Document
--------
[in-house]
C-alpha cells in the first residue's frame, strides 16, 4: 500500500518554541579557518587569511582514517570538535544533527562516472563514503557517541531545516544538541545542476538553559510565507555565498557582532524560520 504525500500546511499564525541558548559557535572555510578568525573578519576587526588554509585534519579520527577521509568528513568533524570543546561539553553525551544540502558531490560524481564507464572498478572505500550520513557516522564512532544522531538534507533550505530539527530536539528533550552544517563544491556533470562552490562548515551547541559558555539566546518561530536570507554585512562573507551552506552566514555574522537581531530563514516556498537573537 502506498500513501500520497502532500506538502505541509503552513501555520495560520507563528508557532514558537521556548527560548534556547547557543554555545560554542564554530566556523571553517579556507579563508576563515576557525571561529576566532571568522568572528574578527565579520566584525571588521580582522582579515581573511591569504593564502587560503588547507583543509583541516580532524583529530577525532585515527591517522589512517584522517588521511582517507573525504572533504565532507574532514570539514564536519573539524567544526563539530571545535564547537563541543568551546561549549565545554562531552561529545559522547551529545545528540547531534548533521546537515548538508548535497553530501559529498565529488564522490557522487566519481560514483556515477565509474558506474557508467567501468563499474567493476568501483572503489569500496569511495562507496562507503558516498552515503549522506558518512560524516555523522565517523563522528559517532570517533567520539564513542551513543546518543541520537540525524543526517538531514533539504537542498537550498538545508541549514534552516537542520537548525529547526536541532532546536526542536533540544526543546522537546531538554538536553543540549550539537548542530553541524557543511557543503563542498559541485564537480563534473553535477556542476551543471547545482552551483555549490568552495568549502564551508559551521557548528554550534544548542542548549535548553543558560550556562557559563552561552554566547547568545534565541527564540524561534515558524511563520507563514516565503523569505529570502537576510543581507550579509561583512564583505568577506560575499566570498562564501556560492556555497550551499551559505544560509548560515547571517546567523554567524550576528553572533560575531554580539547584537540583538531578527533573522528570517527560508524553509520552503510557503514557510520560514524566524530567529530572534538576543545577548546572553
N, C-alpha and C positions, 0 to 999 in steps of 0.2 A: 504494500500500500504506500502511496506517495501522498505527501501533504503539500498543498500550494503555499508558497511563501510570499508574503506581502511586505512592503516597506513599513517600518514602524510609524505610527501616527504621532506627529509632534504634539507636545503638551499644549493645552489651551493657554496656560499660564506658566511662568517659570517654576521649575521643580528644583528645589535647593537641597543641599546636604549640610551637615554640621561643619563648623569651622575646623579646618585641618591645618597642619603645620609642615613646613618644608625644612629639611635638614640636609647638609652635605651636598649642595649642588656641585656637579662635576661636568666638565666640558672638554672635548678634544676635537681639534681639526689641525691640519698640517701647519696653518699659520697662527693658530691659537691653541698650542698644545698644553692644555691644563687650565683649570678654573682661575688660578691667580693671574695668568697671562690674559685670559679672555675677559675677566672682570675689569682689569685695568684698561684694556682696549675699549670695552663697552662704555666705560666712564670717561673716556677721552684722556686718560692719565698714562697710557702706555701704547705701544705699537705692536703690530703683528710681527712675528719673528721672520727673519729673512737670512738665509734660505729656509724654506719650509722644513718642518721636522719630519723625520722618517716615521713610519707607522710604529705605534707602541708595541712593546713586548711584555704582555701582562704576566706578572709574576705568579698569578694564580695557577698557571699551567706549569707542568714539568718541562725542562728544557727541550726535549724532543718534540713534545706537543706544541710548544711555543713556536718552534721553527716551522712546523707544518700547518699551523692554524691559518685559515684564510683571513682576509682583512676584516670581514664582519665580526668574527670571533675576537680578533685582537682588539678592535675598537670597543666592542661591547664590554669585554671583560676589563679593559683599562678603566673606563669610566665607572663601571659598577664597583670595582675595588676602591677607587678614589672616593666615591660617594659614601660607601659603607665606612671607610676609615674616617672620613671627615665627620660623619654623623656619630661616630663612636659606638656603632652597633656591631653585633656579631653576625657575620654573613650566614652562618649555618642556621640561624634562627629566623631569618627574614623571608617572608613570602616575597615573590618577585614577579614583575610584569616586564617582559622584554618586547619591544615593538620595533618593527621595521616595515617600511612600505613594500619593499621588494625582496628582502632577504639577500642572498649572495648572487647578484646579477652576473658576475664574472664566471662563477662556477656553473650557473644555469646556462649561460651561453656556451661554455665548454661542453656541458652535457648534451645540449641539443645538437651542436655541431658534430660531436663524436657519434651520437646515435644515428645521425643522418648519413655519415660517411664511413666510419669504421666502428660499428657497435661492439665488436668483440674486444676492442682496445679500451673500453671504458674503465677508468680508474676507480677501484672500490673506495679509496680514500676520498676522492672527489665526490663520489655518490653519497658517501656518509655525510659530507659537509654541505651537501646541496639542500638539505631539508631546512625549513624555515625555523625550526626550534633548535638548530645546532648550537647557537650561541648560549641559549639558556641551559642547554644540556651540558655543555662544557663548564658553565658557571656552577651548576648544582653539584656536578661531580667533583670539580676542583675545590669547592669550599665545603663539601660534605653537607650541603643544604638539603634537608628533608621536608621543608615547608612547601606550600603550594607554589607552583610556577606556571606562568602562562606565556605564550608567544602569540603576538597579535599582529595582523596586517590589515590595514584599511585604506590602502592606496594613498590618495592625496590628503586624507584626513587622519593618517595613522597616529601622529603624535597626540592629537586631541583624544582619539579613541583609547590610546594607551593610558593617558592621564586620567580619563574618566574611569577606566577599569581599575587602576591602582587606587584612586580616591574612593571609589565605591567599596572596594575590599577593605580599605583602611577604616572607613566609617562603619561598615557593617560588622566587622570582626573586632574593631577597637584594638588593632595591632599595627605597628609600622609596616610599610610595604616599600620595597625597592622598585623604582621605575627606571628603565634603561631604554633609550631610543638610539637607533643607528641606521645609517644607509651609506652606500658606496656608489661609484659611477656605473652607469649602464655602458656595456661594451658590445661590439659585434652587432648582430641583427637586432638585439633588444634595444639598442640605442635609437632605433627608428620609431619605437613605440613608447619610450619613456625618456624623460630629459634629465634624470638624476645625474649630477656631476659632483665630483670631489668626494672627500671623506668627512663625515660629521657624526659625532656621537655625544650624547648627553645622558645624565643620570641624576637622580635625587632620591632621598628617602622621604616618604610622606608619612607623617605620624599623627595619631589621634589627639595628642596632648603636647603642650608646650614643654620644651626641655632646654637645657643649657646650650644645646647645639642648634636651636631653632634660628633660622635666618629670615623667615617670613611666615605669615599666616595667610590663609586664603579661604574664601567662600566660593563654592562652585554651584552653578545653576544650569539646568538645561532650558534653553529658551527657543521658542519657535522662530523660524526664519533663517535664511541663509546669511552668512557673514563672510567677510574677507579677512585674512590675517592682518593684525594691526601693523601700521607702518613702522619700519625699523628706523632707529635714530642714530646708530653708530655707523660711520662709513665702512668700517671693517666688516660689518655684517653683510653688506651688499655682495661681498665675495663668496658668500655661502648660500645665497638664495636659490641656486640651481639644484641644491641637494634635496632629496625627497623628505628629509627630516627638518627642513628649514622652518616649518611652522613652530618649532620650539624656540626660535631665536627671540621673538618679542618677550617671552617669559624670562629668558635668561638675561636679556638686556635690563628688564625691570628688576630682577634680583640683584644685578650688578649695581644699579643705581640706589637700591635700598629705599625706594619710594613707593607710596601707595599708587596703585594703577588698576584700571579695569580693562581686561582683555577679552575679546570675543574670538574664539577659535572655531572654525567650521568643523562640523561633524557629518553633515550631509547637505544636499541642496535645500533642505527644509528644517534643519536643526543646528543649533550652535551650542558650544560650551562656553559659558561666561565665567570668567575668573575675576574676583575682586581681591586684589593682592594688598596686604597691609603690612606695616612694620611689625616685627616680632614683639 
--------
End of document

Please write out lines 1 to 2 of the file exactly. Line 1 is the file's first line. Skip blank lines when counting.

[in-house]
C-alpha cells in the first residue's frame, strides 16, 4: 500500500518554541579557518587569511582514517570538535544533527562516472563514503557517541531545516544538541545542476538553559510565507555565498557582532524560520 504525500500546511499564525541558548559557535572555510578568525573578519576587526588554509585534519579520527577521509568528513568533524570543546561539553553525551544540502558531490560524481564507464572498478572505500550520513557516522564512532544522531538534507533550505530539527530536539528533550552544517563544491556533470562552490562548515551547541559558555539566546518561530536570507554585512562573507551552506552566514555574522537581531530563514516556498537573537 502506498500513501500520497502532500506538502505541509503552513501555520495560520507563528508557532514558537521556548527560548534556547547557543554555545560554542564554530566556523571553517579556507579563508576563515576557525571561529576566532571568522568572528574578527565579520566584525571588521580582522582579515581573511591569504593564502587560503588547507583543509583541516580532524583529530577525532585515527591517522589512517584522517588521511582517507573525504572533504565532507574532514570539514564536519573539524567544526563539530571545535564547537563541543568551546561549549565545554562531552561529545559522547551529545545528540547531534548533521546537515548538508548535497553530501559529498565529488564522490557522487566519481560514483556515477565509474558506474557508467567501468563499474567493476568501483572503489569500496569511495562507496562507503558516498552515503549522506558518512560524516555523522565517523563522528559517532570517533567520539564513542551513543546518543541520537540525524543526517538531514533539504537542498537550498538545508541549514534552516537542520537548525529547526536541532532546536526542536533540544526543546522537546531538554538536553543540549550539537548542530553541524557543511557543503563542498559541485564537480563534473553535477556542476551543471547545482552551483555549490568552495568549502564551508559551521557548528554550534544548542542548549535548553543558560550556562557559563552561552554566547547568545534565541527564540524561534515558524511563520507563514516565503523569505529570502537576510543581507550579509561583512564583505568577506560575499566570498562564501556560492556555497550551499551559505544560509548560515547571517546567523554567524550576528553572533560575531554580539547584537540583538531578527533573522528570517527560508524553509520552503510557503514557510520560514524566524530567529530572534538576543545577548546572553